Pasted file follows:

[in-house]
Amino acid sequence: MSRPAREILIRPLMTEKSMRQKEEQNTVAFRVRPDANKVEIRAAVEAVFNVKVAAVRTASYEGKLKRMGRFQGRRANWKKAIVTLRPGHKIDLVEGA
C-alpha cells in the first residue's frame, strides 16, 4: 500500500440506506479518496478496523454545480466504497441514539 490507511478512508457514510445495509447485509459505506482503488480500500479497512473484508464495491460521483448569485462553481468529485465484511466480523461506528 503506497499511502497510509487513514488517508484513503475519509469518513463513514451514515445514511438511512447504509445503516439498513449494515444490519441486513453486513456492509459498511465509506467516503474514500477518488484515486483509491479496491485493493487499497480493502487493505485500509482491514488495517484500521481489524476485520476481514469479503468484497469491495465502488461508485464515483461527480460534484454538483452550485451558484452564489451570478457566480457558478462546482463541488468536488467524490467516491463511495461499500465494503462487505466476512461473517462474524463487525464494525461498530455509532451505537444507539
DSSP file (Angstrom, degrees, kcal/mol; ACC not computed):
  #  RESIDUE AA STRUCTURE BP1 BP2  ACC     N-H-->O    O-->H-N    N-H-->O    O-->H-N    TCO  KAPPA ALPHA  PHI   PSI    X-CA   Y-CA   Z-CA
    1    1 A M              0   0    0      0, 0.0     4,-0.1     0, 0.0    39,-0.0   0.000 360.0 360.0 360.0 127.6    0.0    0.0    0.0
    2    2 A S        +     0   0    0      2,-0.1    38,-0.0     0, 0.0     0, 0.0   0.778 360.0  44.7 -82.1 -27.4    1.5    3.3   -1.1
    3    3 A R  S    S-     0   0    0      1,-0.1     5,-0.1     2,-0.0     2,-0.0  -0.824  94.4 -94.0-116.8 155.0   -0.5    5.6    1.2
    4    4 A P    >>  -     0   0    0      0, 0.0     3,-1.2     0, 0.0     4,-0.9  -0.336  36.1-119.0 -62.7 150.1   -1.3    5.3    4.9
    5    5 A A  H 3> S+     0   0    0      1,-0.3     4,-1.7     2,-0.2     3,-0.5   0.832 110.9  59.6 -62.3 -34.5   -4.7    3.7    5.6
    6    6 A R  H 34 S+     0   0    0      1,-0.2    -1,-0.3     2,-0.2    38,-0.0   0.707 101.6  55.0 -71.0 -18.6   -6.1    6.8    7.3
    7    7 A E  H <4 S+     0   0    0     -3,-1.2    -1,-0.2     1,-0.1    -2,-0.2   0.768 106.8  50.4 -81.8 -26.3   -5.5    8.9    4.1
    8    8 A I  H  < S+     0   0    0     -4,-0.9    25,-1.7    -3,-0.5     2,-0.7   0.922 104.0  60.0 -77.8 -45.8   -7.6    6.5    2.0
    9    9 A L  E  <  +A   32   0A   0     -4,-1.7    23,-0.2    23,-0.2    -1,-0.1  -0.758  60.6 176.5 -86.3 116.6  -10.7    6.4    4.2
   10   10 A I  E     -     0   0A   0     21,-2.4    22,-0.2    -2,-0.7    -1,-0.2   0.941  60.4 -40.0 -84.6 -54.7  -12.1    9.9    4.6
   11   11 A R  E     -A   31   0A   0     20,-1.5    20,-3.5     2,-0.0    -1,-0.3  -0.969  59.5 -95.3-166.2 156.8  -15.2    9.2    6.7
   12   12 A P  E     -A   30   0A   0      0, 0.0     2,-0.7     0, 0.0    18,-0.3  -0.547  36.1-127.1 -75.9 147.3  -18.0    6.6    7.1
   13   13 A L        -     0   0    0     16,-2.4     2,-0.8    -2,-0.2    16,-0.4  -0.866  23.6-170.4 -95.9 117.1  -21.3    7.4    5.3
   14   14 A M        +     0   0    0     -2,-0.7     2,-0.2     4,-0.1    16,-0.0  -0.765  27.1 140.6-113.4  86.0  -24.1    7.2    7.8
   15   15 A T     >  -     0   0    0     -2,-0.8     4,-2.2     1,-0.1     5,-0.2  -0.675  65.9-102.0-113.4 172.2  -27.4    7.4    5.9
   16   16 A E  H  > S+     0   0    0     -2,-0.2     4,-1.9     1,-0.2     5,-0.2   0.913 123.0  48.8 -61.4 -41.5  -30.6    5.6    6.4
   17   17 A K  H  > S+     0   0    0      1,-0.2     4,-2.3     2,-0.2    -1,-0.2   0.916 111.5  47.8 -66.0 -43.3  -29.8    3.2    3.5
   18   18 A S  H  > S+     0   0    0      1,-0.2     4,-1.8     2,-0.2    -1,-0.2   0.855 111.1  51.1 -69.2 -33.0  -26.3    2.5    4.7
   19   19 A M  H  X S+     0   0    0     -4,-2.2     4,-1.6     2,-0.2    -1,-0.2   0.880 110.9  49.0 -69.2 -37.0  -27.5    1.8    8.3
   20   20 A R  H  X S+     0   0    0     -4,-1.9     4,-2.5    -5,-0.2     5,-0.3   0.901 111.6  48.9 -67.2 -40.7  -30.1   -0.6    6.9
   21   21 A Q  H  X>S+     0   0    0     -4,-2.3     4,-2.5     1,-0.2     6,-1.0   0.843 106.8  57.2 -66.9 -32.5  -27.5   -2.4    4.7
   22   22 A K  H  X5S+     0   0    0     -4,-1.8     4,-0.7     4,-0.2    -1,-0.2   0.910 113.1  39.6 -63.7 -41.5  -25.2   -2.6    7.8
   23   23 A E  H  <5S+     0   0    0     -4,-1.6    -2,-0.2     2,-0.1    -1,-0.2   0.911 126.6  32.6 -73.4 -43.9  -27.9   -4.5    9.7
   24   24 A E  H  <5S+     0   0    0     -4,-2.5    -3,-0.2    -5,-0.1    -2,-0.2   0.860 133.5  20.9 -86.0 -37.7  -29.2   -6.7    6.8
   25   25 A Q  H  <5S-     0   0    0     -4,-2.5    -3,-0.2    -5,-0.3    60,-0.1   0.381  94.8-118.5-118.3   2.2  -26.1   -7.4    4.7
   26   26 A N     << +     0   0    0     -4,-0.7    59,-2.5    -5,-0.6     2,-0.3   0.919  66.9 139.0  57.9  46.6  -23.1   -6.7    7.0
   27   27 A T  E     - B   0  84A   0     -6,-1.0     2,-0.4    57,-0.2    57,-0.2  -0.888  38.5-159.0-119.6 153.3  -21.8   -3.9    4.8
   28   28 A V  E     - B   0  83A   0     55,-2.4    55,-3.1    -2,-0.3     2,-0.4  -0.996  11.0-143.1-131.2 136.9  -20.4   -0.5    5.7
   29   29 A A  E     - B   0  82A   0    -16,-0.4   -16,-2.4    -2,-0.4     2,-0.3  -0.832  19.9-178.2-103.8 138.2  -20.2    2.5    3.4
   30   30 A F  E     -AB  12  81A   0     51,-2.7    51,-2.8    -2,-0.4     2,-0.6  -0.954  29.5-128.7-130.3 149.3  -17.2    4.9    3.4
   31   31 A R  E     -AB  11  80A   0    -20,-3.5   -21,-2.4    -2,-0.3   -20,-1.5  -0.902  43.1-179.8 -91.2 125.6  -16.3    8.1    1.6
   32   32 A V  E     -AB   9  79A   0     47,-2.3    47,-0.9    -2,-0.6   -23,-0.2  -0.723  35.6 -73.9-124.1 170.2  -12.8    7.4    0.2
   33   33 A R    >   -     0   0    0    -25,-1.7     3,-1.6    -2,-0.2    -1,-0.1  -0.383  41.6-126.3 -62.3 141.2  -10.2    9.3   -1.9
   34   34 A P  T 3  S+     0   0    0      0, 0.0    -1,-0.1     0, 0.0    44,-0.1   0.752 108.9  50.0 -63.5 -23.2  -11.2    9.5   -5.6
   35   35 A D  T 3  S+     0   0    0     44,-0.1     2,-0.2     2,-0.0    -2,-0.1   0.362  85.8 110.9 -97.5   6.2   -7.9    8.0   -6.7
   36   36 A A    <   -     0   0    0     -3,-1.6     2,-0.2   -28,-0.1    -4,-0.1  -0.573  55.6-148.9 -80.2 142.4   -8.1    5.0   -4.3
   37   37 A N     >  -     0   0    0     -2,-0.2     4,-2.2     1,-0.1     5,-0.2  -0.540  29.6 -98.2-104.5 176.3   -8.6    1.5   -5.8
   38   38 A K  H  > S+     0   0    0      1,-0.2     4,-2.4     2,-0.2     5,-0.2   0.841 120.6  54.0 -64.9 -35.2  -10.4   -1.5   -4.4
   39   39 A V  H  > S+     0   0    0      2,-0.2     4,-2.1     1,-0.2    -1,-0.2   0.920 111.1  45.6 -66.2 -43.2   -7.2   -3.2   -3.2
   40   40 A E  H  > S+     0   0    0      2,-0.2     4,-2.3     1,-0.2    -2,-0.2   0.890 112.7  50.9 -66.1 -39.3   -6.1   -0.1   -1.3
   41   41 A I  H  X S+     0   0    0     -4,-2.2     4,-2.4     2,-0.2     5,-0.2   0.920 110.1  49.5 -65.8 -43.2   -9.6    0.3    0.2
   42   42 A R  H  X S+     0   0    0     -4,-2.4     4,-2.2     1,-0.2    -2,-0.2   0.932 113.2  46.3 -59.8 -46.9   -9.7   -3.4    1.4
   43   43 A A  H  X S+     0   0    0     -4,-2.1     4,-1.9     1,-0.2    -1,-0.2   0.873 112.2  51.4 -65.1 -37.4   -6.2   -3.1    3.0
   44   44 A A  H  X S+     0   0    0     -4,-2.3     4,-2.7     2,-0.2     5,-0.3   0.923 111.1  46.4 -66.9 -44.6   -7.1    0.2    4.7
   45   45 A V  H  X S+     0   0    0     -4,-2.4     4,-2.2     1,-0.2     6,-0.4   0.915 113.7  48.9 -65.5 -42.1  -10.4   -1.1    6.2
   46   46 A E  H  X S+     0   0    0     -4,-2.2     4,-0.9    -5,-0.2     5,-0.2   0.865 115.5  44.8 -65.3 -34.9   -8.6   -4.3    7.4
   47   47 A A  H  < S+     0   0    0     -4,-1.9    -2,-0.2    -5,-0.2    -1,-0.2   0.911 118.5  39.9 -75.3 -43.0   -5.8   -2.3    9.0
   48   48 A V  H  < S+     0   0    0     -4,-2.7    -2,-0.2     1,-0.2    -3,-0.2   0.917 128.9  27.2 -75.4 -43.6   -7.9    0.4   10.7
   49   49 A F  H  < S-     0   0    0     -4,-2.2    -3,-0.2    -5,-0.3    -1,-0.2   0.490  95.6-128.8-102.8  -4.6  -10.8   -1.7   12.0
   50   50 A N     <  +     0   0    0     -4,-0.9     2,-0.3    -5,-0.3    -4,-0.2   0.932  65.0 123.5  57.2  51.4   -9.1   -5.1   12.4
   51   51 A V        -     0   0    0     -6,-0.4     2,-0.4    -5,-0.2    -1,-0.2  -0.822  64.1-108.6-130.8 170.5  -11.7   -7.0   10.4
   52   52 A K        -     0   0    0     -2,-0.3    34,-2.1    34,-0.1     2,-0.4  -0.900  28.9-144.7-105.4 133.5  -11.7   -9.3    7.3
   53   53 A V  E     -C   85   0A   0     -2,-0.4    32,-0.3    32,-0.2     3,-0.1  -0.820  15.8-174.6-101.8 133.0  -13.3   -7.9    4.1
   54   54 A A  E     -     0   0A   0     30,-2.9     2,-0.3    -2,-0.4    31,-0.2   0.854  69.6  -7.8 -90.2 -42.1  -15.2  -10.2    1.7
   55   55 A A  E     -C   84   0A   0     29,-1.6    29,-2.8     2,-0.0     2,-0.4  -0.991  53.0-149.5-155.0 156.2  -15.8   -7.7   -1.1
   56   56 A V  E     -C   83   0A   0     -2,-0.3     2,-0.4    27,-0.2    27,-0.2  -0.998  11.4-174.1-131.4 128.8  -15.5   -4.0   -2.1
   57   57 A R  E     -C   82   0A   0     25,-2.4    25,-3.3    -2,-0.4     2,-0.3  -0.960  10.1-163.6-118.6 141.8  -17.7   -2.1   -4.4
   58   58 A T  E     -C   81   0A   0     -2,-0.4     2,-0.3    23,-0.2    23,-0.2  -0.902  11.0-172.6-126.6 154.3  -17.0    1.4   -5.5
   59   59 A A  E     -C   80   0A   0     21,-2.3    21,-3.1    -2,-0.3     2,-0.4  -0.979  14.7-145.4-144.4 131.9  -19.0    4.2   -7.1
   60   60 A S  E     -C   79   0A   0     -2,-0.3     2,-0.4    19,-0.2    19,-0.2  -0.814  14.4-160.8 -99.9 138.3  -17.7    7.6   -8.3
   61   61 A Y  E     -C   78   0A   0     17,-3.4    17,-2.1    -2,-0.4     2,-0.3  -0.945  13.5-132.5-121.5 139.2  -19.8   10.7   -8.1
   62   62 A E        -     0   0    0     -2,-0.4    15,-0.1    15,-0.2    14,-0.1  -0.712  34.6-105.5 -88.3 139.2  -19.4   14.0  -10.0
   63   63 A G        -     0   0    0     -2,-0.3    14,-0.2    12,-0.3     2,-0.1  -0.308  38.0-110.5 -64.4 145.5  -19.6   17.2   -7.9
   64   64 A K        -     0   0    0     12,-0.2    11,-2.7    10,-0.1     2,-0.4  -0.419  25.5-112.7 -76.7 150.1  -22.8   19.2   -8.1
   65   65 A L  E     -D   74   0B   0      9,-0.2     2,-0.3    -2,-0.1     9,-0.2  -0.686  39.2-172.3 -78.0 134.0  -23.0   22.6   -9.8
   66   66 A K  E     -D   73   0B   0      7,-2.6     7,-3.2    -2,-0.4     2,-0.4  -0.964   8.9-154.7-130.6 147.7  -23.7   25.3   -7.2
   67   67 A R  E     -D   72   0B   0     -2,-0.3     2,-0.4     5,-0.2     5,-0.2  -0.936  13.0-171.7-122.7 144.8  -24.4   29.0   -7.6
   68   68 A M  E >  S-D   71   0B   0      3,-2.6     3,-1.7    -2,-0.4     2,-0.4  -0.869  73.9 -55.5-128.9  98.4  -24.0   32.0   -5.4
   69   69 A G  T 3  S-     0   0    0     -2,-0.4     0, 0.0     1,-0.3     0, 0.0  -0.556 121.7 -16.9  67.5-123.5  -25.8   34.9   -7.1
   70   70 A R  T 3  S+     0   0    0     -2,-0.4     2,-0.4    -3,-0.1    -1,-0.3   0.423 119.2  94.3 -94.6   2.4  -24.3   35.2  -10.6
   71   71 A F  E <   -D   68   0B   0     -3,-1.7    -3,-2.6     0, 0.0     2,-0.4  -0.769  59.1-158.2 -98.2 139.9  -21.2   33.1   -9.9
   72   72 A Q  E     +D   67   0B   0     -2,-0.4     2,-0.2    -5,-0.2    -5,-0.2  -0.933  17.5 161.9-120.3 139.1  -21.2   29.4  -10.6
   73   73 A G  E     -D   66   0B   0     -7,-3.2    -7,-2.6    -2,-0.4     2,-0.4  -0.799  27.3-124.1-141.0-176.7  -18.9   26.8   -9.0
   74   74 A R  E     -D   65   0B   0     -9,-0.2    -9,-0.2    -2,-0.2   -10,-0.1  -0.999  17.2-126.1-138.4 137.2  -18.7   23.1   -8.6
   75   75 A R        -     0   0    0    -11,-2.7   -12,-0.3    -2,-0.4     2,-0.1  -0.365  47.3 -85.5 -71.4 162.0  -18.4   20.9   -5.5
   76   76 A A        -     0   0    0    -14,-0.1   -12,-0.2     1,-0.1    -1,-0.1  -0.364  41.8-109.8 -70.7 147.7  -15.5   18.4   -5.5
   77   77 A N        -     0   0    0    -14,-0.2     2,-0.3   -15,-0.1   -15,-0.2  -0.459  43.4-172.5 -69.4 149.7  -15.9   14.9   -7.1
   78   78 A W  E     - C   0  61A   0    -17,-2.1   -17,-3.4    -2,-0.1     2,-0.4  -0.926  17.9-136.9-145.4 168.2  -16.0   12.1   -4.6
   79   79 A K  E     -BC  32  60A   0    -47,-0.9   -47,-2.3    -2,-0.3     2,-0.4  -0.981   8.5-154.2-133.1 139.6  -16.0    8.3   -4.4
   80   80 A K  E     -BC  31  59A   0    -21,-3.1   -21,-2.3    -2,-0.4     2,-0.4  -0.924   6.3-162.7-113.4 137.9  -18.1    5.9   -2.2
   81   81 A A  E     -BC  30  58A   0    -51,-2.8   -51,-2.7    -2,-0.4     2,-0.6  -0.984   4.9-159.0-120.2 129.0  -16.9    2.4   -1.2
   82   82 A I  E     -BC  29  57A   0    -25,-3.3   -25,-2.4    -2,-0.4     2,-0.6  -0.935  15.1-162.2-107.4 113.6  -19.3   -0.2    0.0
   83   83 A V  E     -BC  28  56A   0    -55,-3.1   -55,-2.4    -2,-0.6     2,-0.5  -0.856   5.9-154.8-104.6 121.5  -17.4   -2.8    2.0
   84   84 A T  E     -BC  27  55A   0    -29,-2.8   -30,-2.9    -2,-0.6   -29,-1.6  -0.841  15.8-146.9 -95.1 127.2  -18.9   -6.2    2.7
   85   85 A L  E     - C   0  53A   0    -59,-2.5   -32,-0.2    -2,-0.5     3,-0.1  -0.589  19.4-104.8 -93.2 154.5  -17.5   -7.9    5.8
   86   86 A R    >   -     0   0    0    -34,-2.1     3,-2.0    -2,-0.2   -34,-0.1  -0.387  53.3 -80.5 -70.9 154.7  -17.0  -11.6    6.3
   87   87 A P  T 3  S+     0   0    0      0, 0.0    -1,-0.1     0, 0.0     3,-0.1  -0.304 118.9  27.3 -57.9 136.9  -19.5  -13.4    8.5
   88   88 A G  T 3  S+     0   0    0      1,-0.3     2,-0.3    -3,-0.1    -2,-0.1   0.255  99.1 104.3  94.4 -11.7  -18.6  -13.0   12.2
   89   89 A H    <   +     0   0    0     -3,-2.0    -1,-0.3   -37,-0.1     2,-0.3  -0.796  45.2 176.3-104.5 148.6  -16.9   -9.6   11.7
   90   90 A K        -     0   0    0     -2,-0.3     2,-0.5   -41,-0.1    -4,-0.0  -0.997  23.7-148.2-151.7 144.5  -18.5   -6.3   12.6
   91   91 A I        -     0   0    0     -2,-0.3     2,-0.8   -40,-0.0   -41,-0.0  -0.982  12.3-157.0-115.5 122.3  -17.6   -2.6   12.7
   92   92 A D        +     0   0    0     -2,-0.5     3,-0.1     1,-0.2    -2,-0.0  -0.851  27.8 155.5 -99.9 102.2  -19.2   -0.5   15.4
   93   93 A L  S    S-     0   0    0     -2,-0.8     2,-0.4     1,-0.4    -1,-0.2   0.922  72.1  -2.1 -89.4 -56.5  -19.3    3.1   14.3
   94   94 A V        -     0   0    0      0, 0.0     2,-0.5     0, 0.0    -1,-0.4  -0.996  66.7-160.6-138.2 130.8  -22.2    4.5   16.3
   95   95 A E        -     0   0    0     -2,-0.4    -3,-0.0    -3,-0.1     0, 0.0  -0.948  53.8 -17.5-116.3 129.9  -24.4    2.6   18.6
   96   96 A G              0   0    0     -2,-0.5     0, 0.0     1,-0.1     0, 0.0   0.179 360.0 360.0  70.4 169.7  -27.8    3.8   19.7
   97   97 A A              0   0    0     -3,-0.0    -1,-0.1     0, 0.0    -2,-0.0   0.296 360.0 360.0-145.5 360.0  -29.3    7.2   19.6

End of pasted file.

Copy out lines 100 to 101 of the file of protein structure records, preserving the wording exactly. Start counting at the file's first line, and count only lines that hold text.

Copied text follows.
   95   95 A E        -     0   0    0     -2,-0.4    -3,-0.0    -3,-0.1     0, 0.0  -0.948  53.8 -17.5-116.3 129.9  -24.4    2.6   18.6
   96   96 A G              0   0    0     -2,-0.5     0, 0.0     1,-0.1     0, 0.0   0.179 360.0 360.0  70.4 169.7  -27.8    3.8   19.7